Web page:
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By Bill Keith

The post-Depression year of 1941 was a memorable year for the world, the Unites States and my family.

Franklin Delano Roosevelt was President, the Japanese bombed Pearl Harbor forcing this country into the maelstrom of the War in the Pacific, Citizen Kane with Orson Wells was the top movie that year, followed by The Maltese Falcon starring Humphrey Bogart.

The federal government issued ration stamps on food products such as sugar and flour and asked the American people to observe "Meatless Monday" so that our troops would have the food they needed to fight the Axis powers -- Germany, Italy and Japan.

That was the year that a virtually unknown sculptor by the name of Gutzon Borgium completed his sculpture of the presidents on Mt. Rushmore and the U. S. Congress declared the fourth Thursday in November as the day for the annual Thanksgiving celebration.

However, that was also the year of a dramatic yet very painful event in the life of the Keith family.

Here's what happened. My mother Hattie Keith, a school teacher, lived in Delaware County -- in far northeastern Oklahoma -- but had been promised a teaching position near Tahlequah, 47 miles away.

So she and my brother Ricel, 15, and my sister Isabel,13, caught a ride to Tahlequah (they didn't have a car) to look for a home to rent.

When they arrived, they began walking the streets looking for a home. As they walked past 515 South College Street, they saw a For Rest sign in the front yard. So my mother knocked on the door and a man appeared. She introduced herself. "I'm Hattie Keith and these are my children. I will be teaching her in Cherokee County this year and am looking for a house to rent."

The man, a scowl on his face, answered curtly: "I don’t rent to Indians" and closed the door.

Of course my mother was devastated since Tahlequah was the capital of the Cherokee Indian Nation and most everyone in the area was at least part Indian.

My sister Isabel -- who was quite vocal for a 13-year-old --was furious and thought it quite unfair that the man refused to rent the house to them. And she made a vow that day: "Someday I'm going to buy this house and property and live at 515 South College."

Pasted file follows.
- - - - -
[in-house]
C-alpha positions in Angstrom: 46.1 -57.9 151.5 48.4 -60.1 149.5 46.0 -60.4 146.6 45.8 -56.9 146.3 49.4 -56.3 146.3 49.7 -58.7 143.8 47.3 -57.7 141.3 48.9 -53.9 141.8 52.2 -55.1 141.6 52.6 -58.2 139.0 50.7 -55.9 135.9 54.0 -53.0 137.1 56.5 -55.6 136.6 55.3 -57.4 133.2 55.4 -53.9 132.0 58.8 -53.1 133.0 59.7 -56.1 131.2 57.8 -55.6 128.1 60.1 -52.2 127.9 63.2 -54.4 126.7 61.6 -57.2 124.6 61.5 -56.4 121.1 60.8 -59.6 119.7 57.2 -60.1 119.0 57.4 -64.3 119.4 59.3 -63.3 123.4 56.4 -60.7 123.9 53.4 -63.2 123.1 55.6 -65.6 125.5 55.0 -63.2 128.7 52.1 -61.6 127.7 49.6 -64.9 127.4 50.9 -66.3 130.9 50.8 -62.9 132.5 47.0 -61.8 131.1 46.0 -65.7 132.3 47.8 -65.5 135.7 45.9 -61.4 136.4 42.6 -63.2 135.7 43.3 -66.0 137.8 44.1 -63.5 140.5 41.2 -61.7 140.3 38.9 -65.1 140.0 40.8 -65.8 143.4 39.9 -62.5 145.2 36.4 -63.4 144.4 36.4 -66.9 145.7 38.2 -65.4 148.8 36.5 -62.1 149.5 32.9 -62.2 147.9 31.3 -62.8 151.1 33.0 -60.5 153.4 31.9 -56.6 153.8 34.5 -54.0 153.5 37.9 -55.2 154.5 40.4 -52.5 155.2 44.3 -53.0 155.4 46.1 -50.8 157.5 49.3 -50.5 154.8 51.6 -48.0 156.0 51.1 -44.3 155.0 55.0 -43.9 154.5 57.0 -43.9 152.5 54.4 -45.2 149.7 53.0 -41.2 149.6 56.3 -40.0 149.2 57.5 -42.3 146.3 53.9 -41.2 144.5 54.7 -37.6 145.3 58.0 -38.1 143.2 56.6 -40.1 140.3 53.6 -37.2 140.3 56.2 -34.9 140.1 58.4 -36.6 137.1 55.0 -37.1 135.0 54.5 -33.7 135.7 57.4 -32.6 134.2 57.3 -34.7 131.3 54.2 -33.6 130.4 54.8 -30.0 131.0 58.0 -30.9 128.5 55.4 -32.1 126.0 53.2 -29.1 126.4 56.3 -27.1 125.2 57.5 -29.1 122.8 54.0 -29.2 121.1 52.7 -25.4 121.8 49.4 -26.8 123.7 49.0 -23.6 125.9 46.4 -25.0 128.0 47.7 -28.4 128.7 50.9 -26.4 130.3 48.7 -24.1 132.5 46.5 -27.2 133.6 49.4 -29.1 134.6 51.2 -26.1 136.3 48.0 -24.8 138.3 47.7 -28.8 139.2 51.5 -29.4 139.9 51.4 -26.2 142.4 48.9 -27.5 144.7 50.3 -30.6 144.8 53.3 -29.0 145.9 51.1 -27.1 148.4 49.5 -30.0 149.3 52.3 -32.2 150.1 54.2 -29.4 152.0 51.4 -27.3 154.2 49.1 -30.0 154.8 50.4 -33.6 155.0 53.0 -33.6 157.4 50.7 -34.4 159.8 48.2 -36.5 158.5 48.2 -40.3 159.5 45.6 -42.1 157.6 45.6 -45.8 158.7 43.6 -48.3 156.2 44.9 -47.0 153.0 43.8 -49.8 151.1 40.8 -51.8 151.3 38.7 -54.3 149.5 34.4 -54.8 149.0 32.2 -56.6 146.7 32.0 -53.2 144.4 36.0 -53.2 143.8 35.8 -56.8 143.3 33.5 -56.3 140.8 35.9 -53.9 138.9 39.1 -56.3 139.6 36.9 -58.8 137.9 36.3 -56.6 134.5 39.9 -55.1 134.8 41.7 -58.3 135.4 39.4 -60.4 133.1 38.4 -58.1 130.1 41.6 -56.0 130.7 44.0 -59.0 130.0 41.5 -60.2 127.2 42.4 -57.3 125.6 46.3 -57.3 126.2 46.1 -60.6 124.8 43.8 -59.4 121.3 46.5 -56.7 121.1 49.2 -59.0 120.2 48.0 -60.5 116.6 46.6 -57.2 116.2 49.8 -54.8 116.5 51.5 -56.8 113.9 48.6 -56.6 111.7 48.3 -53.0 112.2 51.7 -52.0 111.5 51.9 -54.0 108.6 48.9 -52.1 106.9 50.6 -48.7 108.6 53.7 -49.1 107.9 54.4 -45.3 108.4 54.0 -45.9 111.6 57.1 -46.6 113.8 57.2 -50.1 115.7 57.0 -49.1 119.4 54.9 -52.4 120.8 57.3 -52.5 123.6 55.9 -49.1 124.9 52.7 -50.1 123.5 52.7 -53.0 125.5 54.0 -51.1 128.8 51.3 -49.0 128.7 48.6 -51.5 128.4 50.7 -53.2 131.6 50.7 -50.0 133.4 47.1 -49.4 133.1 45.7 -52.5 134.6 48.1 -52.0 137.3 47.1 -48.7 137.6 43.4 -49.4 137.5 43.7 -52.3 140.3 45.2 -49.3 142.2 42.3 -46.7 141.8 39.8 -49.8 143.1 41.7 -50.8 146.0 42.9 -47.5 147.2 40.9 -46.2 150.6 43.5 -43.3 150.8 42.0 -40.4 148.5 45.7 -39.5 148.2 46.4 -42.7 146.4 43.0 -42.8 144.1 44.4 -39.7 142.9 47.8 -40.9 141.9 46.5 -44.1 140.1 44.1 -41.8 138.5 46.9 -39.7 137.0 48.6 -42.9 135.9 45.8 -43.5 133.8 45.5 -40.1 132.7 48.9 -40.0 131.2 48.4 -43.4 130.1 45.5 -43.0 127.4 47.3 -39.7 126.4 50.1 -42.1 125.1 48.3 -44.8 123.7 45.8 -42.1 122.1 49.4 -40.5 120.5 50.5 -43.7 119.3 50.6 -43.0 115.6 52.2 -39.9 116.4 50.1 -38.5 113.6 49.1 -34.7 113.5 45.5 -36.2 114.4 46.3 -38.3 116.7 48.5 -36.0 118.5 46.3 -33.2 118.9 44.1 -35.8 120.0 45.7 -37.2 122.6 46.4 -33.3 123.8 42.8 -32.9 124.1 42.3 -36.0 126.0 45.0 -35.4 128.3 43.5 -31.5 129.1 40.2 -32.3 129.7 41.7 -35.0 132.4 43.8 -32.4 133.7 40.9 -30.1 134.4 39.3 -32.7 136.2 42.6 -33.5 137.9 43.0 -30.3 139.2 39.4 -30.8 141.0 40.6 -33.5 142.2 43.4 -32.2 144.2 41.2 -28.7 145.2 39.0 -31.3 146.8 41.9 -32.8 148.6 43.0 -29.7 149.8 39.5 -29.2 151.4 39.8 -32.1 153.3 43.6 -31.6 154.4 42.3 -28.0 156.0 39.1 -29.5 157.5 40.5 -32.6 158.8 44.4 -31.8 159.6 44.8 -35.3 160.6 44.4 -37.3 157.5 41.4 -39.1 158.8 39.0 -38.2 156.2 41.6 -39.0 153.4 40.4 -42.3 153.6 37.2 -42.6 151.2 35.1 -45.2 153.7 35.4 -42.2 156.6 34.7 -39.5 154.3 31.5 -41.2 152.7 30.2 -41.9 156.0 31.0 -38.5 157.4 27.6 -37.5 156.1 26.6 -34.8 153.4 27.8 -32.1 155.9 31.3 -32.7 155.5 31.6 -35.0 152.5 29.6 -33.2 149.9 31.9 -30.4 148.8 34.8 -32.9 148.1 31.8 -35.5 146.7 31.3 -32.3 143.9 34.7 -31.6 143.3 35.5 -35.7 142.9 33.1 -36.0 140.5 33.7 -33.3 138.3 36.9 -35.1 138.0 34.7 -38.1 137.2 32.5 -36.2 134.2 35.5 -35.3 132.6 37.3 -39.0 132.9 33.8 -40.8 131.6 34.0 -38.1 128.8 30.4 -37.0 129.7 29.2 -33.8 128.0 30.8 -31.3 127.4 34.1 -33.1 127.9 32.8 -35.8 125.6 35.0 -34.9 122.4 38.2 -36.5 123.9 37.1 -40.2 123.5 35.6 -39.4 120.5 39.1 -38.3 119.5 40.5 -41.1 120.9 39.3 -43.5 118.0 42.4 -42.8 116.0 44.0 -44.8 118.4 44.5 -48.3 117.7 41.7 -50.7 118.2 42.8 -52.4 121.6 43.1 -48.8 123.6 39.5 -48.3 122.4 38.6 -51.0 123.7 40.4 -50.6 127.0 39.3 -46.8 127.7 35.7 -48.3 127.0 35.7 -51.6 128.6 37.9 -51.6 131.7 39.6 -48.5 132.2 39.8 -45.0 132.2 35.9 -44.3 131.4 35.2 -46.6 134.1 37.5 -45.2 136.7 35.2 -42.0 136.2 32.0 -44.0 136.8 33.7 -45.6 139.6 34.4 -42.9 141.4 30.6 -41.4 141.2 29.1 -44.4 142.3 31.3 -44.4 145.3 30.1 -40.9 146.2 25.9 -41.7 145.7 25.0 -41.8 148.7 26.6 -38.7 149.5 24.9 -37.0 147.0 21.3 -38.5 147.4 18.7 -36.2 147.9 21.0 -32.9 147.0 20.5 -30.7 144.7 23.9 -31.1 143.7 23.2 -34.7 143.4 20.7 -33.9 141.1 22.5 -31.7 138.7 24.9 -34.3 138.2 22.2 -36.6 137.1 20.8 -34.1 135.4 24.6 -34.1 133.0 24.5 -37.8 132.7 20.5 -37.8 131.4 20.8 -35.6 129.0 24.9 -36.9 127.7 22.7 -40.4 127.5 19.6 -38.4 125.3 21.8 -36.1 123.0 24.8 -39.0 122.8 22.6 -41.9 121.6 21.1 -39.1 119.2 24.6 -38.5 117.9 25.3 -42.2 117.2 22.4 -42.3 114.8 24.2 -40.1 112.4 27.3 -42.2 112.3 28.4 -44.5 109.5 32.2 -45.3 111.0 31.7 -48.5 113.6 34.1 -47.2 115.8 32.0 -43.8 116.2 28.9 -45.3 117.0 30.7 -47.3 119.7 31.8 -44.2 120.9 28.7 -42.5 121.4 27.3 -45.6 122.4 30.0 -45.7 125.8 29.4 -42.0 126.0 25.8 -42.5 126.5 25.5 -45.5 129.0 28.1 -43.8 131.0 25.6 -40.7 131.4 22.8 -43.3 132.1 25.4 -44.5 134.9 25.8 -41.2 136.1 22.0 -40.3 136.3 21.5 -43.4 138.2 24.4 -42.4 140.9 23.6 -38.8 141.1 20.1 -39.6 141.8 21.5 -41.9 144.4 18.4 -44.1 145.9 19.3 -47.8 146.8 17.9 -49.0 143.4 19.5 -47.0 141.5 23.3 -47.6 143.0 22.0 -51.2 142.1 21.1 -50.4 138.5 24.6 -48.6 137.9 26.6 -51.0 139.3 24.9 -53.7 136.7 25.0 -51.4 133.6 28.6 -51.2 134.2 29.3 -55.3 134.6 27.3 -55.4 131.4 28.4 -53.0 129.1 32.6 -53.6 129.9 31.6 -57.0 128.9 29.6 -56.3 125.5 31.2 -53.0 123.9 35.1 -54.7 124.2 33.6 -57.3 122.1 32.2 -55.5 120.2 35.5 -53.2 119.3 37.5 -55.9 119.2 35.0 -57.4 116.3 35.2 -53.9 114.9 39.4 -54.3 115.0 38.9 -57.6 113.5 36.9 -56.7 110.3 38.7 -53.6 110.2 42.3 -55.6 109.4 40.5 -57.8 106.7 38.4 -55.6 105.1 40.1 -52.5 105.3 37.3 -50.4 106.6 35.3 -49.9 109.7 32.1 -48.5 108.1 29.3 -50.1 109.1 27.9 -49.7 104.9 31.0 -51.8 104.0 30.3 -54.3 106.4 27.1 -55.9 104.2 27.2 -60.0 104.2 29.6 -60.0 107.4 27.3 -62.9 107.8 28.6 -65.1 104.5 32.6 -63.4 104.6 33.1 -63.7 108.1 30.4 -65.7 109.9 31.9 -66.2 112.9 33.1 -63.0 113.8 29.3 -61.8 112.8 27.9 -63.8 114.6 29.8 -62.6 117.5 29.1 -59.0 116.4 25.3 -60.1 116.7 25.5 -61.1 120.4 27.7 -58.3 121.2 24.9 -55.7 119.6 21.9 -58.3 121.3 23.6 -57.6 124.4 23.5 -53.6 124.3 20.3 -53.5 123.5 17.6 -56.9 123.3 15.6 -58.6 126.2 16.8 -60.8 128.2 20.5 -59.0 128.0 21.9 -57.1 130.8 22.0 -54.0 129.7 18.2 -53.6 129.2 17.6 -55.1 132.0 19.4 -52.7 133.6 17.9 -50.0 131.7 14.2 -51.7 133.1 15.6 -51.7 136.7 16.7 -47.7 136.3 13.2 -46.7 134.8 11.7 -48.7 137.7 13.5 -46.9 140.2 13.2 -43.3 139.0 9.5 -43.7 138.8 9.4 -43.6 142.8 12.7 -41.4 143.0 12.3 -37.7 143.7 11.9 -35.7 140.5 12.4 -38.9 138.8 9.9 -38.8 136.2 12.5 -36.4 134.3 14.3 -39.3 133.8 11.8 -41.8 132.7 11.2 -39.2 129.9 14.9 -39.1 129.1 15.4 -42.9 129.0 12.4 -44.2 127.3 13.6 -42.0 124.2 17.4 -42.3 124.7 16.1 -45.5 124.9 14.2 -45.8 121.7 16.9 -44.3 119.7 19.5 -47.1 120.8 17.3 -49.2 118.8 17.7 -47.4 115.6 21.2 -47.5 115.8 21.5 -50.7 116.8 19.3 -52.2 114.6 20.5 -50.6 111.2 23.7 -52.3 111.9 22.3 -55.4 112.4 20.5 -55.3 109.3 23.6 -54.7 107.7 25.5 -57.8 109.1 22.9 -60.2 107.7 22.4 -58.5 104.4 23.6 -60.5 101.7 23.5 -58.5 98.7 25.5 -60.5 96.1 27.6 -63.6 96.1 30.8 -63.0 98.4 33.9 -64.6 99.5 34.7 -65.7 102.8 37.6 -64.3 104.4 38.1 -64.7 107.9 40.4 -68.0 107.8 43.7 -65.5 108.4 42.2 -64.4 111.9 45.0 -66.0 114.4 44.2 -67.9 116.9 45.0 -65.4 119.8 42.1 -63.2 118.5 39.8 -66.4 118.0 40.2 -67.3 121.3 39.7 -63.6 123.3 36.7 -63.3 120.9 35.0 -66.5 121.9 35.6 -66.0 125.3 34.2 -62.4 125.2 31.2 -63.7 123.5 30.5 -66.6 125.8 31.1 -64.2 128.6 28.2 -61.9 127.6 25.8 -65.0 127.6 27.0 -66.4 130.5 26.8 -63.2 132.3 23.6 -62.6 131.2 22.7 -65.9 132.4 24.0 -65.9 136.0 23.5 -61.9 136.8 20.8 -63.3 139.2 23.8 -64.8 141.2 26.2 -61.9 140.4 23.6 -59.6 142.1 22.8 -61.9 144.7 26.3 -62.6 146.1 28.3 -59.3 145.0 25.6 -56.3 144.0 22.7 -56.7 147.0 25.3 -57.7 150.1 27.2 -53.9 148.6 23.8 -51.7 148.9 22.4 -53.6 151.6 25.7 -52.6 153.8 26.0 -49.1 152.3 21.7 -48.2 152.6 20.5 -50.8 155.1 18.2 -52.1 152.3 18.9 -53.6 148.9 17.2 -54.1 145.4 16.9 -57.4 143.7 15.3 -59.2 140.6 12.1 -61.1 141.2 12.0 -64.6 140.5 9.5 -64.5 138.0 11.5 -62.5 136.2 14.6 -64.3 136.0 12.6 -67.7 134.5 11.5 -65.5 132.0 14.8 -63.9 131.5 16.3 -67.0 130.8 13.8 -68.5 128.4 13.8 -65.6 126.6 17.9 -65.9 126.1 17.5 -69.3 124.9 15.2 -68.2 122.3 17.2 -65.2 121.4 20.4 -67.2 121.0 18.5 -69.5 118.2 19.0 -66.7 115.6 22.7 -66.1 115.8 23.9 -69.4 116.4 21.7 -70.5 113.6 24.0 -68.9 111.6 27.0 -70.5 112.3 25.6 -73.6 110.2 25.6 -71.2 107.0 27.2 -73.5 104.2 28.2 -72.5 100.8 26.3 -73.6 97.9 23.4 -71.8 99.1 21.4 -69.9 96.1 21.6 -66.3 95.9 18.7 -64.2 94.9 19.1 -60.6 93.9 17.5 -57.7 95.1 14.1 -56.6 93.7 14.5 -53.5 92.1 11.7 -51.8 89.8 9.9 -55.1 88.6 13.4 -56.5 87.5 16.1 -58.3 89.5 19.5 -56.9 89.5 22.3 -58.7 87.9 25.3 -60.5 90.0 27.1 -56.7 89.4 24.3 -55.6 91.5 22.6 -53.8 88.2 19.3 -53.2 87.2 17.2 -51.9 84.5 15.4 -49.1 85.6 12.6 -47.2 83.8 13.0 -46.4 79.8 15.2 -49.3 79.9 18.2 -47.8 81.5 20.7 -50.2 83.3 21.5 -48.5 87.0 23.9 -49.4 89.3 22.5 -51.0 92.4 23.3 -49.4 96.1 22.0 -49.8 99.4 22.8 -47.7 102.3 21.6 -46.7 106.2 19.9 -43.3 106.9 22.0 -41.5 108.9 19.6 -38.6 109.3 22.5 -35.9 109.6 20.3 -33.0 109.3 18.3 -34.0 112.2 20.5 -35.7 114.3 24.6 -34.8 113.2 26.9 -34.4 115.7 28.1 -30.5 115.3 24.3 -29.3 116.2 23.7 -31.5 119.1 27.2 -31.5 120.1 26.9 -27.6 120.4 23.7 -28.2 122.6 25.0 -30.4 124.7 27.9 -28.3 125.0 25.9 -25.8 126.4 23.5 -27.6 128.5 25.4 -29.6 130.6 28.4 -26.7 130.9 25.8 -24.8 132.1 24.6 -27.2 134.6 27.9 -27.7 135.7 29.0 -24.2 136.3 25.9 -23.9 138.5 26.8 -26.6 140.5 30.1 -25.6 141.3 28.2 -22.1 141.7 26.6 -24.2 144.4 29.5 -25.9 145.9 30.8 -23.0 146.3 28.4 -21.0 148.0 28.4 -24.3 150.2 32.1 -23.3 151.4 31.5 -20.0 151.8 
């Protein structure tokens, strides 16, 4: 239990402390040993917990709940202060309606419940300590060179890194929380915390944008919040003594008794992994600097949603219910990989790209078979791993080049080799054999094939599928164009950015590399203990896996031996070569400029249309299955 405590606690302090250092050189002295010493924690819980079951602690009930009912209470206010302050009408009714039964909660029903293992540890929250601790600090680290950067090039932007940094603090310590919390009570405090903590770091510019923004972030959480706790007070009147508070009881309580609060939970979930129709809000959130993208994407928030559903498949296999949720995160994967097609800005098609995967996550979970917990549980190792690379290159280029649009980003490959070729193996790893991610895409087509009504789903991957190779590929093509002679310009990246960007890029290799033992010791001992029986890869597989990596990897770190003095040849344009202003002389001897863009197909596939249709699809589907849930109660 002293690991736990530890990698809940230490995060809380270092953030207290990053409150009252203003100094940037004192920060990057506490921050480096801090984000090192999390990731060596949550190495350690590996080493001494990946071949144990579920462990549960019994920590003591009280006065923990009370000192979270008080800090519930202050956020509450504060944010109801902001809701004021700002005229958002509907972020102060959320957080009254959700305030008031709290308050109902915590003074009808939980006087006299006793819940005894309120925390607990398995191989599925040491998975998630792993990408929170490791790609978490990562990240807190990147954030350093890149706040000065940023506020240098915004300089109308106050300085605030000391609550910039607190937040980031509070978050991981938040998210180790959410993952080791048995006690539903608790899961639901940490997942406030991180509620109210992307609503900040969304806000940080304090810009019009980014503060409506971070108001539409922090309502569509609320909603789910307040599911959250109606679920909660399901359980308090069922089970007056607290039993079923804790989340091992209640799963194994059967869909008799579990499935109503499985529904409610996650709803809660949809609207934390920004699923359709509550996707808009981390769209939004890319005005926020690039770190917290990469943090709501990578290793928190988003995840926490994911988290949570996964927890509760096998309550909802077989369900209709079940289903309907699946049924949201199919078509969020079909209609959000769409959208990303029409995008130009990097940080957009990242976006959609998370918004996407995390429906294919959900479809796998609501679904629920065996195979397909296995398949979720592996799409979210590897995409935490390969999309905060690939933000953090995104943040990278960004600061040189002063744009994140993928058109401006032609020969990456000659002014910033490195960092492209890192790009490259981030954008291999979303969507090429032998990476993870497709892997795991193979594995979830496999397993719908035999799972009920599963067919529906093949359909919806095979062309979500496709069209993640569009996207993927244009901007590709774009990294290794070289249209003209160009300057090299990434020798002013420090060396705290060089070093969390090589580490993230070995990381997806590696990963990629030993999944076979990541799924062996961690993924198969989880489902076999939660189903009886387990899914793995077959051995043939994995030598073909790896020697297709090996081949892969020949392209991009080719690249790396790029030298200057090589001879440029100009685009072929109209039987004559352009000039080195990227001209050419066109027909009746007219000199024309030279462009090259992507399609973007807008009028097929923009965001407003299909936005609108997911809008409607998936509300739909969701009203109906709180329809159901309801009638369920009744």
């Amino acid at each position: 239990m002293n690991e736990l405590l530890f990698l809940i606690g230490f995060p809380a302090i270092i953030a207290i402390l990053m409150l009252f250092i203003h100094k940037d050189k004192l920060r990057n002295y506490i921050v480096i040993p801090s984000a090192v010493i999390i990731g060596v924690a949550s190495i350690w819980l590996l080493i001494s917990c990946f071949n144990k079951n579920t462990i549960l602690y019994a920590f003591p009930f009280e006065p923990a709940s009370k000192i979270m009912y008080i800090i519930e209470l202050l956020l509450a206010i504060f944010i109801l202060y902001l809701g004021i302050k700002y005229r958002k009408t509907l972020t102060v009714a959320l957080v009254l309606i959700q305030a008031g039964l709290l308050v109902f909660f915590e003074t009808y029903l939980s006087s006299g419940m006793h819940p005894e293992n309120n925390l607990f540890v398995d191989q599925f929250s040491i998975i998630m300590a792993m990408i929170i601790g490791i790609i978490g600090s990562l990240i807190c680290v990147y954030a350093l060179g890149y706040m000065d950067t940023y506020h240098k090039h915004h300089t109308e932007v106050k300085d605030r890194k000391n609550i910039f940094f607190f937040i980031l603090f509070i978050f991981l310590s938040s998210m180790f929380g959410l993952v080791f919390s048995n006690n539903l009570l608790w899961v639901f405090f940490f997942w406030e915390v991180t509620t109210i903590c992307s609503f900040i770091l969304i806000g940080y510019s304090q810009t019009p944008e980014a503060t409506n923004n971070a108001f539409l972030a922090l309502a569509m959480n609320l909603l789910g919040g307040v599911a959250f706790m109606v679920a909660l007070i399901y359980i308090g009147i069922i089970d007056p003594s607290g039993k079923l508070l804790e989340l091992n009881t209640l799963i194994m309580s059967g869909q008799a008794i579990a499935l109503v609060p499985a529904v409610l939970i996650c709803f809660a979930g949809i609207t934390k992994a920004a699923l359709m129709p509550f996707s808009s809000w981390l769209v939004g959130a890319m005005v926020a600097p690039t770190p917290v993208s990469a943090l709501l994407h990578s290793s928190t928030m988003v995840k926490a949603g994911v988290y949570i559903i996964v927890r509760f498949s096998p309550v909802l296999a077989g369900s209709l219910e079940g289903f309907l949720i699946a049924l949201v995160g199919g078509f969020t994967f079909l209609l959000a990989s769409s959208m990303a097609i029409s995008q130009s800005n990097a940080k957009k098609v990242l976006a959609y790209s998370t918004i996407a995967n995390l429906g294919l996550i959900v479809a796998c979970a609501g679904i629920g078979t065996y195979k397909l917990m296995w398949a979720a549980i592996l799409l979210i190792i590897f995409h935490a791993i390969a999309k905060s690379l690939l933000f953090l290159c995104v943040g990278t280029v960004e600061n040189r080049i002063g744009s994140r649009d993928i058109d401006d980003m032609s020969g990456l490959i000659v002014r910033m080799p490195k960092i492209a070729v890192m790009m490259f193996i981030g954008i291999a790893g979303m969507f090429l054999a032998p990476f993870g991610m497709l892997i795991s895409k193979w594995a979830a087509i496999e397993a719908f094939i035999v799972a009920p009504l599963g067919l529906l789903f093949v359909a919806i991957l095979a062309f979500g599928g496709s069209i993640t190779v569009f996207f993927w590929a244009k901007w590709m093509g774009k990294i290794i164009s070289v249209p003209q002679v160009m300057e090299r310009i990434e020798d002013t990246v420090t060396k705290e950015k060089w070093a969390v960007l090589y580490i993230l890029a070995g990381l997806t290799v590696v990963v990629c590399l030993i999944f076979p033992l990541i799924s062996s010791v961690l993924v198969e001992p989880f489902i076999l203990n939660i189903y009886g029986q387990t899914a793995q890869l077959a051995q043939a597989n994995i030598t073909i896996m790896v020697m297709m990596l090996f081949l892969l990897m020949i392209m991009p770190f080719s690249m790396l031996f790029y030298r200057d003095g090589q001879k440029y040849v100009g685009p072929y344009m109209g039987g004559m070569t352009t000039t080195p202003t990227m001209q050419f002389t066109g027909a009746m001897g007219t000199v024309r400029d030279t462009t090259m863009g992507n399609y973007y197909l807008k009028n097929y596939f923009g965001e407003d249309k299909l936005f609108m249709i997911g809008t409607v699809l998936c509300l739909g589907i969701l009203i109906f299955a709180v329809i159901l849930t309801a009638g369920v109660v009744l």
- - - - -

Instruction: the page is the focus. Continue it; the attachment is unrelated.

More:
My mother found another house to rent and continued her teaching career that spanned 43 years.

What about my sister? She graduated from high school and enrolled at Northeastern State College where she majored in speech and drama. One year she received the award for the best actress in the school along with Clu Gulager, the best actor, who had a long movie and television career in Hollywood.

But my sister also excelled and became one of the best-known women in Oklahoma.

She married Tim Baker and they raised three sons who have become quite successful. Tim Keith and Donn are attorneys and Bill John is the principal chief of the Cherokee Indian Nation. One year she was the Mother of the Year in Oklahoma.

Both she and her husband earned doctorate degrees from Oklahoma State University and some years later the governor of Oklahoma named her to the university's Board of Regents where she served eight years, one year as chair.

She returned to Northeastern where she was a professor education at her alma mater where she completed her 42-year teaching career.

They were quite prosperous and lived in one of the finest homes in an elite subdivision in Tahlequah. However, when Tim passed away in 2005, she purchased another property and guess where -- at 515 South College where built a beautiful new home and she lives there today. "Some people never understood why my mom moved out of one of the most fashionable homes in Tahlequah to move to a low-income neighborhood in the south part of town," her son Bill John says. "But I understand."

She never forgot the vow she had made 64 years earlier.

Note: Please check out The Bill Keith Report, a news behind the news column that appears once each week.